Outpatient treatment programs can provide you with a flexible opportunity to receive treatment. The average length of time for treatment is 30 days. Psychotherapy is offered through individual, group, and family therapy. You’re expected to attend sessions that vary from 4-6 hours, five days a week.
IOPs (Intensive Outpatient Treatment Programs) are an intensive approach to treat mild to relatively severe cases of addiction. The enhanced structure of the treatment and flexibility would serve those who don’t have a rich support system. In an IOP, patients are expected to attend sessions from 6-8 hours, five days a week.
Dual Diagnosis Treatment
Dual diagnosis treatment is becoming a welcome source of recovery for substance abuse. There’s an alarming connection between individuals with a mental health and substance use disorder. Mental health symptoms often drive people to self medicate with substances. On the other hand, those struggling with substance use disorders are met with mental health symptoms.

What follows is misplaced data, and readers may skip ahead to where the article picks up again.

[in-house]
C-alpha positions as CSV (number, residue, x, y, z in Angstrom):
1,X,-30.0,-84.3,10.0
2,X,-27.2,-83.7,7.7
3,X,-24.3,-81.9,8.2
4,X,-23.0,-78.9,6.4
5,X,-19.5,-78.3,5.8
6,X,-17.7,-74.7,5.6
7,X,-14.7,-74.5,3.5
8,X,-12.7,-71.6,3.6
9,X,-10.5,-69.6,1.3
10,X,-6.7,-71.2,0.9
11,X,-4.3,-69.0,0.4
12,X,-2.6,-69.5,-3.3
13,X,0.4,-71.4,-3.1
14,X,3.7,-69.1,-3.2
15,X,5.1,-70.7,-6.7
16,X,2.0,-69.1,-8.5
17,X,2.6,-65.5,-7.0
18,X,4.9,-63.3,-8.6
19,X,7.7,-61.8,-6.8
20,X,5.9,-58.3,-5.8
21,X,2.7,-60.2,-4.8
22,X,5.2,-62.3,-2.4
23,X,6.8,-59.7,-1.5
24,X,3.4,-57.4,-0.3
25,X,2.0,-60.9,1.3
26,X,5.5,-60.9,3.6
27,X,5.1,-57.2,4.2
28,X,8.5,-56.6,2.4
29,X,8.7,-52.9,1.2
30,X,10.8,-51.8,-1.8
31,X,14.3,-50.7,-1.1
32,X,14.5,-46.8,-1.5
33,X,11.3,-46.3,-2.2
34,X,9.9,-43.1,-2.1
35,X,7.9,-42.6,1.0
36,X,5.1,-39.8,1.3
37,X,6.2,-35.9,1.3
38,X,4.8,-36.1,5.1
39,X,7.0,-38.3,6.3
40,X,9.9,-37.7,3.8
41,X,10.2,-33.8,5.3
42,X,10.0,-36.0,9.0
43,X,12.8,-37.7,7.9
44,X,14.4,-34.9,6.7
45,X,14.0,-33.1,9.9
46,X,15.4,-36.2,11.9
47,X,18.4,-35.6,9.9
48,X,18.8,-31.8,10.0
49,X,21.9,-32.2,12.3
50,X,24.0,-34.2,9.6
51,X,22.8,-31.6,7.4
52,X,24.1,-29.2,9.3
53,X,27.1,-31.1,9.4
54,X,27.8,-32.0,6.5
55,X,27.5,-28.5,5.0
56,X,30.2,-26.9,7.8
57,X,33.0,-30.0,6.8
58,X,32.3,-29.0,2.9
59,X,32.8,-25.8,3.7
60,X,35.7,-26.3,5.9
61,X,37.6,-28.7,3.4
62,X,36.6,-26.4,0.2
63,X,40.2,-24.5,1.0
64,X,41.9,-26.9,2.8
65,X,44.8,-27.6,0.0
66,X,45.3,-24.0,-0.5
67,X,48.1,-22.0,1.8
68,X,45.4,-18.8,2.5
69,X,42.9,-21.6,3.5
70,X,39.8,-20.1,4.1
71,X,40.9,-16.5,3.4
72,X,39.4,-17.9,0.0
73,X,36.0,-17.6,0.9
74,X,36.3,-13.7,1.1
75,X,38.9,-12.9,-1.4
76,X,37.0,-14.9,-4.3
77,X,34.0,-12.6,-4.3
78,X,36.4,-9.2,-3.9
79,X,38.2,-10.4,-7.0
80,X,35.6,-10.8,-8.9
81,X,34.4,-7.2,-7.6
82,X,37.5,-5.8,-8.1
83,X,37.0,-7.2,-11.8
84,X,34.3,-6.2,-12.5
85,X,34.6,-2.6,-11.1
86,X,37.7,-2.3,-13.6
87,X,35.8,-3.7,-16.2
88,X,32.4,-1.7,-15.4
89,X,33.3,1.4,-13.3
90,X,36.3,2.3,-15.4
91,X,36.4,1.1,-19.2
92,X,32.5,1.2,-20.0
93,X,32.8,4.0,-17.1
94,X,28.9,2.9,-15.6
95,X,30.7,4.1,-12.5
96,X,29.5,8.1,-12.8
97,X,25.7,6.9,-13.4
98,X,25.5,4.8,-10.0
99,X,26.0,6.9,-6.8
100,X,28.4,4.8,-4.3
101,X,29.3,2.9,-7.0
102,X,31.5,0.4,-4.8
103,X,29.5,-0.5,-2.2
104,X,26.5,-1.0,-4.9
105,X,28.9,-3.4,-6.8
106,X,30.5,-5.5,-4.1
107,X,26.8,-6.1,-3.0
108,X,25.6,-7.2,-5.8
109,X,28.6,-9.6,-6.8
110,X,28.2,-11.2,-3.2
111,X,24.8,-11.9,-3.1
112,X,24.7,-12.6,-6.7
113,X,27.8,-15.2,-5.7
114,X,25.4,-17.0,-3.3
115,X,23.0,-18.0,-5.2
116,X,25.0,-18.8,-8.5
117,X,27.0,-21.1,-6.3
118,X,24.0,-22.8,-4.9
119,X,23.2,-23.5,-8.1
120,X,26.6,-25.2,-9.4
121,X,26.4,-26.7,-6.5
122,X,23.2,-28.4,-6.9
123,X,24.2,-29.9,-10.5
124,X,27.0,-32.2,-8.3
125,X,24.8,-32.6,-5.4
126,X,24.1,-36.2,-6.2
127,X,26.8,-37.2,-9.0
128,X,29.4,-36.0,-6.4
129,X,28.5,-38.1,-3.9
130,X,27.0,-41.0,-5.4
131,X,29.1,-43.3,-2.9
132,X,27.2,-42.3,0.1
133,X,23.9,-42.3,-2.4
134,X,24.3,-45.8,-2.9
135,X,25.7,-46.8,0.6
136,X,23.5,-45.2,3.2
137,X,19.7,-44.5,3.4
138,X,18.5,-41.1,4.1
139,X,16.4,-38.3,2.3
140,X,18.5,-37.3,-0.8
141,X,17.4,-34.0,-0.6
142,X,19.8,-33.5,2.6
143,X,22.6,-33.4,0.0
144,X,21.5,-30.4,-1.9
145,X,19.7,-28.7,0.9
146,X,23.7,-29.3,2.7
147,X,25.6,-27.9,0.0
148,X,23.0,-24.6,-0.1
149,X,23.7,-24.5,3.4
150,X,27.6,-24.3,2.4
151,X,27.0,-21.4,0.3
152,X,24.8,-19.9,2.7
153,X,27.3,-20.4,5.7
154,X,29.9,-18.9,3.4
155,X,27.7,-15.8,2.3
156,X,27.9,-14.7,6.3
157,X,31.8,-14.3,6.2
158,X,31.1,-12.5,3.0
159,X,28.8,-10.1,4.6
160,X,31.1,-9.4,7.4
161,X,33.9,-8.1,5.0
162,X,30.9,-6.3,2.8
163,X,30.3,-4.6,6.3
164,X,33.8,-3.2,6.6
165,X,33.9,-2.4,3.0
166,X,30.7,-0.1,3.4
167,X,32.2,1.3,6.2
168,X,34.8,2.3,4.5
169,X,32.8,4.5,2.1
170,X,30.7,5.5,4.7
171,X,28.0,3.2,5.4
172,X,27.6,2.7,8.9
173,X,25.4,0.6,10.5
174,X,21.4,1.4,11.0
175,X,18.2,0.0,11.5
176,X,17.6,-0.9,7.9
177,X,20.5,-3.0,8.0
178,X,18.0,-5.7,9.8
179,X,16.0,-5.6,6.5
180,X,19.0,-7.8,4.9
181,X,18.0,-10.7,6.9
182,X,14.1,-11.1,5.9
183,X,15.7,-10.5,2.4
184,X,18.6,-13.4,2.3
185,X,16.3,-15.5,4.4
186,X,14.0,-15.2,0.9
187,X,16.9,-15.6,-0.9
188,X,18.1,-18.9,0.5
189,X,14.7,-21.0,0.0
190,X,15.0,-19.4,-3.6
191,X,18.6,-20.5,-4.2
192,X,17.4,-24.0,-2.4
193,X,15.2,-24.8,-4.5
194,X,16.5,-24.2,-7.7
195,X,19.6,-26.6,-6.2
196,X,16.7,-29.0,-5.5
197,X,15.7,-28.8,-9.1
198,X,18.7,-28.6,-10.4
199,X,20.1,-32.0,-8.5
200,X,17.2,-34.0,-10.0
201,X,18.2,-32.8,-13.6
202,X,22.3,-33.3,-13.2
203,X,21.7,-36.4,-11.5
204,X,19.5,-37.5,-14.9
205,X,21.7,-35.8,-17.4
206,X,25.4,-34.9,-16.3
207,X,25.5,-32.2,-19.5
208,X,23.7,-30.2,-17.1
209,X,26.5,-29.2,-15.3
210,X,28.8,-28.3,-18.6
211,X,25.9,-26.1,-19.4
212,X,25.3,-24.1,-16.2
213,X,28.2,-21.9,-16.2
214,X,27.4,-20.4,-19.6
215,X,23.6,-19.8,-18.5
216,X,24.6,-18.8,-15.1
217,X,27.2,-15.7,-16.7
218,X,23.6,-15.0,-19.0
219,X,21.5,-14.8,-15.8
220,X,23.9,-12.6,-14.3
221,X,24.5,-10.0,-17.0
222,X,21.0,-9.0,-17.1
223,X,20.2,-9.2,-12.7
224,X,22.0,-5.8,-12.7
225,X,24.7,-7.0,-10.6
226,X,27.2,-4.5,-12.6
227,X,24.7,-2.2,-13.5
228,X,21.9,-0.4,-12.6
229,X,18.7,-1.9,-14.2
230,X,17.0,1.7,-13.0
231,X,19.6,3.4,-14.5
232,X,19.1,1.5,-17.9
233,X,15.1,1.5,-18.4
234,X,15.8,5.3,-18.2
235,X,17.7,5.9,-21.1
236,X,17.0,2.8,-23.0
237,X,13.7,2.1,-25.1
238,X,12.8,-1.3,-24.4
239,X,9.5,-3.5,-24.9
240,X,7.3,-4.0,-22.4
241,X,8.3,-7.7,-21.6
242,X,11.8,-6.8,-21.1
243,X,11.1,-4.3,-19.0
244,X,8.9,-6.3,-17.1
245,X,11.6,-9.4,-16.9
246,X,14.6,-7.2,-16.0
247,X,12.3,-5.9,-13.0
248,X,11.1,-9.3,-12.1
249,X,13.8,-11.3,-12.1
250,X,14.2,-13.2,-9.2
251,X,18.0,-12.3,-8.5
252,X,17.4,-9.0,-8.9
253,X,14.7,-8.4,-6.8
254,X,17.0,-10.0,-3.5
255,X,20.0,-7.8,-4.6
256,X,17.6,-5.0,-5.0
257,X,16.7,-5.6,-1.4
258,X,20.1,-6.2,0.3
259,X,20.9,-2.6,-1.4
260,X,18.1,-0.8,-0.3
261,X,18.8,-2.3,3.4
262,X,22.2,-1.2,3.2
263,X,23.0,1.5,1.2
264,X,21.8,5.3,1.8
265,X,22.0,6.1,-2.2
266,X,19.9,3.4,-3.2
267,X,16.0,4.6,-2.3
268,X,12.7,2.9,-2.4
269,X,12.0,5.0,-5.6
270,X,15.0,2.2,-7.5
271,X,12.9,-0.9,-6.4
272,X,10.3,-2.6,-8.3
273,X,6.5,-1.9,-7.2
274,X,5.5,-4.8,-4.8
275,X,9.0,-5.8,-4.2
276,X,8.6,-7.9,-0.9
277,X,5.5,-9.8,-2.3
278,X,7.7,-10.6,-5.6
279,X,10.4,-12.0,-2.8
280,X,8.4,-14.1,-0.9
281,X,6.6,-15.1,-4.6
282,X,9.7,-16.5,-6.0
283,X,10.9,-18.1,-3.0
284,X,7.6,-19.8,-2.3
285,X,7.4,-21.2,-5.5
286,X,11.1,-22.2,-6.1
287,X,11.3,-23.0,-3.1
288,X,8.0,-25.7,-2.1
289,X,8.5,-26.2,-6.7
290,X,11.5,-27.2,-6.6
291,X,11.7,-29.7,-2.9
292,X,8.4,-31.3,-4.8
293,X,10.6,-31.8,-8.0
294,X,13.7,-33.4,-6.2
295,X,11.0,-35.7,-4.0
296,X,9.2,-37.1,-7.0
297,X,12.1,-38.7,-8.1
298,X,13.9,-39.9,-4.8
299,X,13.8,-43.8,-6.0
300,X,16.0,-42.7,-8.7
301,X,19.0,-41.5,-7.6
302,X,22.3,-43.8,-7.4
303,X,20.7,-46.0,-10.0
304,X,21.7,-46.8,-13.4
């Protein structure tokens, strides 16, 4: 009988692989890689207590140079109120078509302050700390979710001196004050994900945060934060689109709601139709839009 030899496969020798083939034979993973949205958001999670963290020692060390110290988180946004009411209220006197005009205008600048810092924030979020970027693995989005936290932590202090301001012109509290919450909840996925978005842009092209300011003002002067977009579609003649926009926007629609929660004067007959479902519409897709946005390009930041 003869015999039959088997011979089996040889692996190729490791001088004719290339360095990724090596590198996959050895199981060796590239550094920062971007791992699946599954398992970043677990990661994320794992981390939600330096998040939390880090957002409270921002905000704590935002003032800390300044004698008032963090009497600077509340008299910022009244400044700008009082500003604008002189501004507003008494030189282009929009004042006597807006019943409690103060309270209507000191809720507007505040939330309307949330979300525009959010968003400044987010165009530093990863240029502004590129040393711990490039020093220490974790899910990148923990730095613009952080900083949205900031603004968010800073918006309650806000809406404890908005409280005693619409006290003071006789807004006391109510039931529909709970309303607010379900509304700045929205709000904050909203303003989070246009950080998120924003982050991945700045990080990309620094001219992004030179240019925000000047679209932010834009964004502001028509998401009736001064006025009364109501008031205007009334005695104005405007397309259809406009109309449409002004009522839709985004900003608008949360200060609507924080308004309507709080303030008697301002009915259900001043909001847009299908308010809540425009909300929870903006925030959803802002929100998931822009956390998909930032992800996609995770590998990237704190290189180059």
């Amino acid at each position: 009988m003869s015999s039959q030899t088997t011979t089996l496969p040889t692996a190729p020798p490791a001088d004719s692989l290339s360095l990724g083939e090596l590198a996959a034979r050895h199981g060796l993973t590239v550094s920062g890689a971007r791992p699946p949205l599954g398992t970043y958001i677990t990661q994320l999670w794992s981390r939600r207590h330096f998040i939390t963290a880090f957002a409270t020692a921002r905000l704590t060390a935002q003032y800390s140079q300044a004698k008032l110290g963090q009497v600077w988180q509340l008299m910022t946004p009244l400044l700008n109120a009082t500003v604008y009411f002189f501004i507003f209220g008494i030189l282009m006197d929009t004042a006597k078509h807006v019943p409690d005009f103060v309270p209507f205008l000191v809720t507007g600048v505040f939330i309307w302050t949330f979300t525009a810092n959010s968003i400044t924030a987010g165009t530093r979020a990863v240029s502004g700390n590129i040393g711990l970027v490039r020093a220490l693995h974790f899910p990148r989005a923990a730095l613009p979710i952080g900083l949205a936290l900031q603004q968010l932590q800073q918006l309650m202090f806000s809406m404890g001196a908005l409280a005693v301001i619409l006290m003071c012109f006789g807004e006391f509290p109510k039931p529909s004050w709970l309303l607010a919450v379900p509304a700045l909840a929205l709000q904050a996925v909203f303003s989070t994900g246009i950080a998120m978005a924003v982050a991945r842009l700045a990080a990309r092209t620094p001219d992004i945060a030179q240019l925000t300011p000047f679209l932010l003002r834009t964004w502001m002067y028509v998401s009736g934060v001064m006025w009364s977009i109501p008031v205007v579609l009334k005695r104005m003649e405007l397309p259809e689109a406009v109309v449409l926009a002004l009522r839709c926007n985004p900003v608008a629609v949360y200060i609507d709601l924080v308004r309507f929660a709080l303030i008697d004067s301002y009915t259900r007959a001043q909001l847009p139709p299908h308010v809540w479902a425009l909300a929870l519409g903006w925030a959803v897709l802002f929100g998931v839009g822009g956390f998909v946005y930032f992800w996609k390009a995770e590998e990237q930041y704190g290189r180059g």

Treatment for both disorders is demanded in order for a full recovery. Addiction is a complex disease, which requires support from all angles. Chronic relapse can prevent a person from reaching their goals. Evidence-based therapies such as CBT (Cognitive Behavioral Therapy) can offer you a chance to rewrite your compulsive behaviors.
Case management can provide a discreet tool for addiction recovery. Typically, a counselor or social worker is assigned to your case. They will create an outline for your recovery goals and introduce techniques to manage your recovery. An evaluation of your medical, family, and addiction history will be done to determine your path. This could serve adolescents who may have experienced inhalant drugs for the first time.